January 18, 2011


by Michael van Rooy
278 pages Minotaur Books

Review by S.F. Winser

This is apparently van Rooy's first novel. Talented, gifted... and other synonyms spring to mind. Along with a few less savoury words that come from genuine jealousy. This guy is good. He's hopefully got more of this up his sleeve because, dammit, I just want to read more. Right now. Write faster, van Rooy!

This is a great little tale of a bad guy trying to go good. Sam Parker a.k.a. about a thousand different aliases, used to be a bad guy. A really, really bad guy. One of the smart, vicious ones brought down only by drugs and unavoidable bad luck, he's spent many many years in jail and deserved every minute of it. Somehow he's managed to find a beautiful wife and together they've had a son. And that's reason enough for Sam to try and go straight. He's determined to do it with the same hell-bent grit and bloody-mindedness that he used to put towards finding the next hit of whatever drug he could.

When three burglars break into his new rental-house the day after his family moves in, Sam shoots them and ends with a storm of nastiness aimed straight at his new life. Bent cops, vengeful crime gangs, neighbours unhappy that their new resident has a rap-sheet a mile long... Sam has a VERY hard time keeping to the straight and narrow when everyone keeps trying to make his way forward even narrower and very bendy indeed. Murder charges, assassins, planted drugs, nasty notes, beatings and harassment dog him at every turn.

However, Sam is not used to being dogged. Nor is it in his nature - or his wife's – to sit back and take bad treatment.

The relationship between Sam and his wife is fantastic. They're both smart, sharp-tongued and hilarious. Not to mention mean when cornered. She just happens to be less happy with a criminal lifestyle. Sam jokes once or twice that the only reason he's going straight is to prevent her doing some sort of grievous bodily harm to him. What could have been the novel's downfall – a problematic premise where truly bad guy finds love – is actually one of its strengths. I always believed that Claire loved Sam and vice versa. Nor did I think their love for each other to be doomed or mismatched. They make a very good couple. They admire each other's strengths, prop up their weaknesses and share a slightly dark and often silly sense of humour.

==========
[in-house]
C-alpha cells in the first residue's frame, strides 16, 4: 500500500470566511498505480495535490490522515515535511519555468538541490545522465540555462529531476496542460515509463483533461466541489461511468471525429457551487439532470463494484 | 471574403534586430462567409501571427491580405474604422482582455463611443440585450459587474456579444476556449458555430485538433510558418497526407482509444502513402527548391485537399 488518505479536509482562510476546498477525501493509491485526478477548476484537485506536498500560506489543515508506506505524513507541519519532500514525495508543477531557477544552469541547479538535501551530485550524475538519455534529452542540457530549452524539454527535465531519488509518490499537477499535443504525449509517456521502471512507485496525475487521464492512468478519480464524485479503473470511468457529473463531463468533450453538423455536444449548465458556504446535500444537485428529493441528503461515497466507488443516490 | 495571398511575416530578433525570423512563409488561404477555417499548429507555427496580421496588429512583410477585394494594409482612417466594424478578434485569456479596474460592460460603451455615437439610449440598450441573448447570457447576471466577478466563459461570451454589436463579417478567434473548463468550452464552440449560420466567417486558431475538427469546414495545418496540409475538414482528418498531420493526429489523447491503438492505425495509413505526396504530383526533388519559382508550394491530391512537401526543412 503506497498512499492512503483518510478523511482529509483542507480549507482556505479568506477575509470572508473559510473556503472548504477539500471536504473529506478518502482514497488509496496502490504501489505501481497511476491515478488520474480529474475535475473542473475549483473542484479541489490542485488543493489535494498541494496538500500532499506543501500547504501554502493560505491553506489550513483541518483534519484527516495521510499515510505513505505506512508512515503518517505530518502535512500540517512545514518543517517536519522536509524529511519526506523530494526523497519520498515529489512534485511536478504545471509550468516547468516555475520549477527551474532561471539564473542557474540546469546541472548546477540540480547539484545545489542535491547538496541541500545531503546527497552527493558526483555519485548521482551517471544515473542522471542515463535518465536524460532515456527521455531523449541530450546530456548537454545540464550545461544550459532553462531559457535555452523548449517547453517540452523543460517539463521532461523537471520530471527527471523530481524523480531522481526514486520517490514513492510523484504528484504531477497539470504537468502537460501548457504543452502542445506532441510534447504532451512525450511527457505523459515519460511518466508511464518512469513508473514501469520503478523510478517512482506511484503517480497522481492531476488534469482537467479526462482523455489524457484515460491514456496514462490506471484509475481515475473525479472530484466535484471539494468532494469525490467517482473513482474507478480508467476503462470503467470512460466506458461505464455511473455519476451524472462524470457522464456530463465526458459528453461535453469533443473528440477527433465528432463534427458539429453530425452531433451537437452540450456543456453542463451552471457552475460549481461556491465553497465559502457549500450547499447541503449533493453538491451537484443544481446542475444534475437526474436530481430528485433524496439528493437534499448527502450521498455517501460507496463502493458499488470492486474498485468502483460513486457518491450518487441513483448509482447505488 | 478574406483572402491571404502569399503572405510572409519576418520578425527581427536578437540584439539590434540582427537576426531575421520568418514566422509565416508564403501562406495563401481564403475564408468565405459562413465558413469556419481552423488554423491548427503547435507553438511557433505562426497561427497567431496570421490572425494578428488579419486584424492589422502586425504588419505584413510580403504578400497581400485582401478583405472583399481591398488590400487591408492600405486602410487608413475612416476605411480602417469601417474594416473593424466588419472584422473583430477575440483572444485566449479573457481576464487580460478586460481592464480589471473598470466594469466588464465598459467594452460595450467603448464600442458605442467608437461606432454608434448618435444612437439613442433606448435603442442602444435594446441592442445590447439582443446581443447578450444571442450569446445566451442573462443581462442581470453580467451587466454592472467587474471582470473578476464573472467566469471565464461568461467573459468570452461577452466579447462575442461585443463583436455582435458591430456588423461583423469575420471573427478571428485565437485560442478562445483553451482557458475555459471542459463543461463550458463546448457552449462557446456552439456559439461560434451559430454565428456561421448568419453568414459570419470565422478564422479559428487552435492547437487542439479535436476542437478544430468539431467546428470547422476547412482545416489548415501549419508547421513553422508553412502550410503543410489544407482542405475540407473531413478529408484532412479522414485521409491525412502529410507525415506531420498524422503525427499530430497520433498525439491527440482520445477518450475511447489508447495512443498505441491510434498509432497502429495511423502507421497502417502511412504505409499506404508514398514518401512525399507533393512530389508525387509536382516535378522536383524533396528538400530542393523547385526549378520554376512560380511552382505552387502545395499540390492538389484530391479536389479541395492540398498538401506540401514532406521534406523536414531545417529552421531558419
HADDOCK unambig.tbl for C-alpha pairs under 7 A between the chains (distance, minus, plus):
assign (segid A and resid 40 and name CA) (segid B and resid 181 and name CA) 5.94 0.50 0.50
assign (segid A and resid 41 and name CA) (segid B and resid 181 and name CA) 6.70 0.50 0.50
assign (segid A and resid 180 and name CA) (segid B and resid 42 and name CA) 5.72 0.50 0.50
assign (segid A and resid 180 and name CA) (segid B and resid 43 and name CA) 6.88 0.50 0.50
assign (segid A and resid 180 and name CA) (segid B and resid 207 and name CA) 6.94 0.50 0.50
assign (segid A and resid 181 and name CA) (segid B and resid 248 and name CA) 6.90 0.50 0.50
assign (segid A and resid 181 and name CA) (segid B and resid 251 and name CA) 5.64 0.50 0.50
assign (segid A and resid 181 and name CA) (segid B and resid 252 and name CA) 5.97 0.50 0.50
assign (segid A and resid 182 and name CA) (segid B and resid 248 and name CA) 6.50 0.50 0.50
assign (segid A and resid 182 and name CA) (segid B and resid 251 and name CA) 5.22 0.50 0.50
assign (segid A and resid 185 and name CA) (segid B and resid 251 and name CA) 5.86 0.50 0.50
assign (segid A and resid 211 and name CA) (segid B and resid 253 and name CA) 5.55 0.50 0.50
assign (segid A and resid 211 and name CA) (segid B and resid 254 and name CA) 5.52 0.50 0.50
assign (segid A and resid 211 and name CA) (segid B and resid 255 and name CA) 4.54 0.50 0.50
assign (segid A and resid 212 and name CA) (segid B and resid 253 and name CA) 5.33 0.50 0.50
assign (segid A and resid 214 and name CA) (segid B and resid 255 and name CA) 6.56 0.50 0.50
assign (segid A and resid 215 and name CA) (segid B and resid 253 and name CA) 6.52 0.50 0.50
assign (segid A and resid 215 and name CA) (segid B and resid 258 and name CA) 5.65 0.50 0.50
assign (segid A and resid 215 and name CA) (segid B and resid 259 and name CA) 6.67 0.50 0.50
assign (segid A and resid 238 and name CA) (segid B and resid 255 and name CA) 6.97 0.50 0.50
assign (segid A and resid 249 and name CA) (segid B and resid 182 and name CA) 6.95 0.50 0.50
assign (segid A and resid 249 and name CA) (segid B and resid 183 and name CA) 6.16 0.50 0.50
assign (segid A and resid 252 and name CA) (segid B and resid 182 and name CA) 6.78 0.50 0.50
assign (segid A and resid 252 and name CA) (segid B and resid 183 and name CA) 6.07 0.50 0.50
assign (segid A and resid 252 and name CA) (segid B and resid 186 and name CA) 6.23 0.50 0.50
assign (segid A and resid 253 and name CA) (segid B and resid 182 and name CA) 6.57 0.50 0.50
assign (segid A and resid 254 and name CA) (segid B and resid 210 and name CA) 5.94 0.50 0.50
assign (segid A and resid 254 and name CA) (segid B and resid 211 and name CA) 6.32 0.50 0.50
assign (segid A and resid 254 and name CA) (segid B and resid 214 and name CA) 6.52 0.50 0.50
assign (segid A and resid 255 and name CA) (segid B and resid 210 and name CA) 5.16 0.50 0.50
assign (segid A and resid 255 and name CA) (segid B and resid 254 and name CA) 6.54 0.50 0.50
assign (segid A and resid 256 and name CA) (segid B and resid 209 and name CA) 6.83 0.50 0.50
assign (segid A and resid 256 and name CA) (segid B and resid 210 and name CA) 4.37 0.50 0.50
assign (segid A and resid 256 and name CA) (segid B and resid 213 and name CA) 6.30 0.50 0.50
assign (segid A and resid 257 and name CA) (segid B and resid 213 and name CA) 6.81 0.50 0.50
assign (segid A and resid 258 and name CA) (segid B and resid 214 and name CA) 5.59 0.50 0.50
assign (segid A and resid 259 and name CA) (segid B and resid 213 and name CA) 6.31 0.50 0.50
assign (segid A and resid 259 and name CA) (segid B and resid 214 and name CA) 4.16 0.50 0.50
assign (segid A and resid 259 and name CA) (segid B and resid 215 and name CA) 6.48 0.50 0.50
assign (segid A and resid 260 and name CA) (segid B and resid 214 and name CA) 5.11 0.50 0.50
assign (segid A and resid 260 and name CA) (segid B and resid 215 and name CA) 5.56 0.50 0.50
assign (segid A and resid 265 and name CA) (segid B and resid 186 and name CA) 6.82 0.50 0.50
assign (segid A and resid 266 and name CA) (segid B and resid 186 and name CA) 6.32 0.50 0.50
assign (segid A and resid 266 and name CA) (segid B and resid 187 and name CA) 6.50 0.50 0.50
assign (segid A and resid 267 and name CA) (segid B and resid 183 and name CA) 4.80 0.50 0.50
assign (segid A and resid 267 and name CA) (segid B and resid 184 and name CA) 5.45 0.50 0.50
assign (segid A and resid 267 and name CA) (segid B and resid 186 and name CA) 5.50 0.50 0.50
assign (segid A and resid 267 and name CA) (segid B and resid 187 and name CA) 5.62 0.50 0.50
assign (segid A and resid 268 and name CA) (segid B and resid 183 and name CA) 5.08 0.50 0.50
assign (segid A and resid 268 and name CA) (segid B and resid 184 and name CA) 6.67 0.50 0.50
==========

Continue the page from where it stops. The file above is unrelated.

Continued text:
van Rooy just may be Canada's modern Chandler. There are some wonderful Chandlerian touches. The main reason I picked up An Ordinary Decent Criminal was the pistol that Sam carries in his dressing-gown on the first page – it's something dear departed Raymond would have done. A symbolic mix of softness, domesticity and menace. Not to mention that the writing is top class and hardboiled for at least 8 minutes (there's even a not-so-subtle nod to the genre where Sam and his wife do actually spend quite some time hardboiling eggs in preparation for a barbecue that I choose to take as a sly bit of subtextual self-deprecation. Or maybe I'm overthinking it). Sam cracks wise even when it's not so wise to crack. He thinks ten steps ahead, looks around corners and reminds me of a nastier, grittier Phillip Marlowe without going so far as to become as cold as Sam Spade. He has that same way of brushing off problems as insignificant while being secretly wounded by human nature, the same intellectualising rage while managing to keep what's left of his soul.

Sam's quest to take down the bastards in the way of his new start is relentless, inventive and probably unwise. But it's also a fun ride, entertaining and just a touch thought-provoking. Sam does break a law or two. But is he justified, just because the people after him are being hateful and dangerous? After all, Sam is only a short walk from being nasty himself, makes no apologies for his previous life and starts the whole situation by killing some young thugs that it may have been possible to take-out with less violence. With a gun he owns illegally. What in that gives him the right to complain of mistreatment, let alone continue breaking the law?

What makes a good guy and what makes a criminal? Where is the line?

1 comment:

  1. Terrific review, Melissa. Thanks.


    Paul Hochman
    St. Martin's Press